How to Become World Literate

What “world” are we talking about when we talk about “world literature”? We know it when we see it. It’s not France. It is definitely Africa. It might be Russia. But what about Finland? Or Puerto Rico?

And what “literature” are we talking about? Do folktales count? Are comic books literature? What about religious texts?

The term can be traced all the way from Goethe to the Norton Anthology. But when we casually say “world literature” we usually mean: books that were not written by white people, that you won’t find in your English 101 classroom, that feature places it would take you at least two flight connections to visit.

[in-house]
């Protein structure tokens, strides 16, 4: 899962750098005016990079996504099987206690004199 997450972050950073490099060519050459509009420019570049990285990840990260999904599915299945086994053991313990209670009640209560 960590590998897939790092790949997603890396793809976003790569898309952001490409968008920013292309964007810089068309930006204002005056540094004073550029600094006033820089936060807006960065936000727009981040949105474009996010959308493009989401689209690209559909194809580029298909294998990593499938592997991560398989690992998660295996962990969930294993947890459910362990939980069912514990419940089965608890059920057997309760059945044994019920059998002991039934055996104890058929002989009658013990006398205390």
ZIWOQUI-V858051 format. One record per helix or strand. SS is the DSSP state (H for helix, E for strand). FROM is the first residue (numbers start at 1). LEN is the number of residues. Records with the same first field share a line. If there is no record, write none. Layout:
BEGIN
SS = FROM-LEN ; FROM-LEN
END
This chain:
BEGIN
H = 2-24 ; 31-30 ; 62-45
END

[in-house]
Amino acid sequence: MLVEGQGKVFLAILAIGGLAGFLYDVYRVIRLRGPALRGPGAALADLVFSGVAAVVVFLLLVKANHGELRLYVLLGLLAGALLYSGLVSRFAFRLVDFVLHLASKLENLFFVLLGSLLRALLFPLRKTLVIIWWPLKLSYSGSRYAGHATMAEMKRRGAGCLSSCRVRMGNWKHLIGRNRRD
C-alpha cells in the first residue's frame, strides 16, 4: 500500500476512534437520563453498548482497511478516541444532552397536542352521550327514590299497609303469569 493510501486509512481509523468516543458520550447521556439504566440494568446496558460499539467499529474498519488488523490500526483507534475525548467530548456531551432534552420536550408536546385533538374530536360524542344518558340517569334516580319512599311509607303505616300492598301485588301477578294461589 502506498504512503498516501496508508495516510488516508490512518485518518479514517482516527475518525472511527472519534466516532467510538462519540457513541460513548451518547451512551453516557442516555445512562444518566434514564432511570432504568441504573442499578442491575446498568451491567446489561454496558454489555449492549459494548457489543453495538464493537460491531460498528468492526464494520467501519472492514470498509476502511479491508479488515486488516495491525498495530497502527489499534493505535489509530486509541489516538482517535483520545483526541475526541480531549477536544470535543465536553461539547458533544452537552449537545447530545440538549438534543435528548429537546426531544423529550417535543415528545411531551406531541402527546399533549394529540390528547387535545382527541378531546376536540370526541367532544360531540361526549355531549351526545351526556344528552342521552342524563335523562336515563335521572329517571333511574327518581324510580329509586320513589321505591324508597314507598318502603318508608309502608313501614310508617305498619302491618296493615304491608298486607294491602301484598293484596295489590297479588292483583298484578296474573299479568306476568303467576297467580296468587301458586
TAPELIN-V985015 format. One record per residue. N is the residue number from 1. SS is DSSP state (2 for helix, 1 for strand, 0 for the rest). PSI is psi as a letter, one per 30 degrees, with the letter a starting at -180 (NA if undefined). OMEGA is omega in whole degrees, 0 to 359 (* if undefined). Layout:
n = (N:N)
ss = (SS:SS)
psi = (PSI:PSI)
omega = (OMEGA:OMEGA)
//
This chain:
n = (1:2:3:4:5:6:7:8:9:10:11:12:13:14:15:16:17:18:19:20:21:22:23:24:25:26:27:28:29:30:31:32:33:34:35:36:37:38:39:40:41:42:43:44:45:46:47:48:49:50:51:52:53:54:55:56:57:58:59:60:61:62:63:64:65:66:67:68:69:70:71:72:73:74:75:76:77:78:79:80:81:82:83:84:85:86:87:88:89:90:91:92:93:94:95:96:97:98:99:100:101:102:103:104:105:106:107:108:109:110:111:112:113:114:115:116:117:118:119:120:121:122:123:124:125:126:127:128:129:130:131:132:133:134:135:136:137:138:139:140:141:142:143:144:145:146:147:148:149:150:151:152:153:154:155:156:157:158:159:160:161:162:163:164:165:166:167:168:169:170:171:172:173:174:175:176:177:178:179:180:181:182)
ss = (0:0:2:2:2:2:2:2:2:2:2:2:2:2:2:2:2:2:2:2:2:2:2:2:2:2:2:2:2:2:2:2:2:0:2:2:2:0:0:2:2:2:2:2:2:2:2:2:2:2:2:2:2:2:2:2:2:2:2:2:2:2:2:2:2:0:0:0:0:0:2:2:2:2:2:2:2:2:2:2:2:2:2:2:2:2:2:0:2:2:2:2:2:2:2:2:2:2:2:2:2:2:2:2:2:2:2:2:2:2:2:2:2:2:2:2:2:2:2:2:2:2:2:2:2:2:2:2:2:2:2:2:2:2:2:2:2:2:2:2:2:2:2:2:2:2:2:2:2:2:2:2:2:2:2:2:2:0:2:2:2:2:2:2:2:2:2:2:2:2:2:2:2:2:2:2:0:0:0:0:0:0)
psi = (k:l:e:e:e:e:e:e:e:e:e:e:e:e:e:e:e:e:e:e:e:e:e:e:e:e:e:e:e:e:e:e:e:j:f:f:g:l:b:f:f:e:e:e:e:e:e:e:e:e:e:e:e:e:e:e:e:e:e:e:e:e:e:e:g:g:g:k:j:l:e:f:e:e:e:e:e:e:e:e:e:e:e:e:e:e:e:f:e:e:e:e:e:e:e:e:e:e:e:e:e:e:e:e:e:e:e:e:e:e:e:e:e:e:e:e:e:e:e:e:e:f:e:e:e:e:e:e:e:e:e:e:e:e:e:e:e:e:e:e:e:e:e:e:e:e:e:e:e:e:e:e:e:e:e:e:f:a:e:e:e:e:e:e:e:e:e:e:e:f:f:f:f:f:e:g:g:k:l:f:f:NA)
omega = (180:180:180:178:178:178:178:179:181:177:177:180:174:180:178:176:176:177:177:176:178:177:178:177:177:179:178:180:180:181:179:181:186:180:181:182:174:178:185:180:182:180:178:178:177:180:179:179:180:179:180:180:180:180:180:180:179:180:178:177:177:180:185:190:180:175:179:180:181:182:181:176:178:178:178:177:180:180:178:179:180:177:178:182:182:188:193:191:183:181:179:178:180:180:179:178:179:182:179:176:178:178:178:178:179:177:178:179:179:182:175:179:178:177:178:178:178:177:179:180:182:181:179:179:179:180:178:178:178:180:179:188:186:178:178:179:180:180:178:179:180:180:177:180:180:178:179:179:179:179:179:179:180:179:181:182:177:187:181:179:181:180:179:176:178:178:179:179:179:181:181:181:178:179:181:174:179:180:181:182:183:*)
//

Leaving aside the difficulty of defining it, what are some strategies for reading the world? How do we become world literate?

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Haruki Murakami and Your Love Life as Metaphor

As usual, this year brought some Nobel buzz for Japanese author Haruki Murakami, who is best known in North America for works such as The Wind-Up Bird Chronicle, Kafka on the Shore, and 1Q84. Also as usual, he did not win, much to the disappointment of his devoted fans.

It so happens that I spent much of the weeks leading up to giving birth lying on the couch rereading his novels. Not in preparation for news from Sweden but because I wanted to finally deal with them systematically, rather than picking up a novel every few years and racing through, only to end up on the last page, scratching my head and wondering “What the hell just happened here?”

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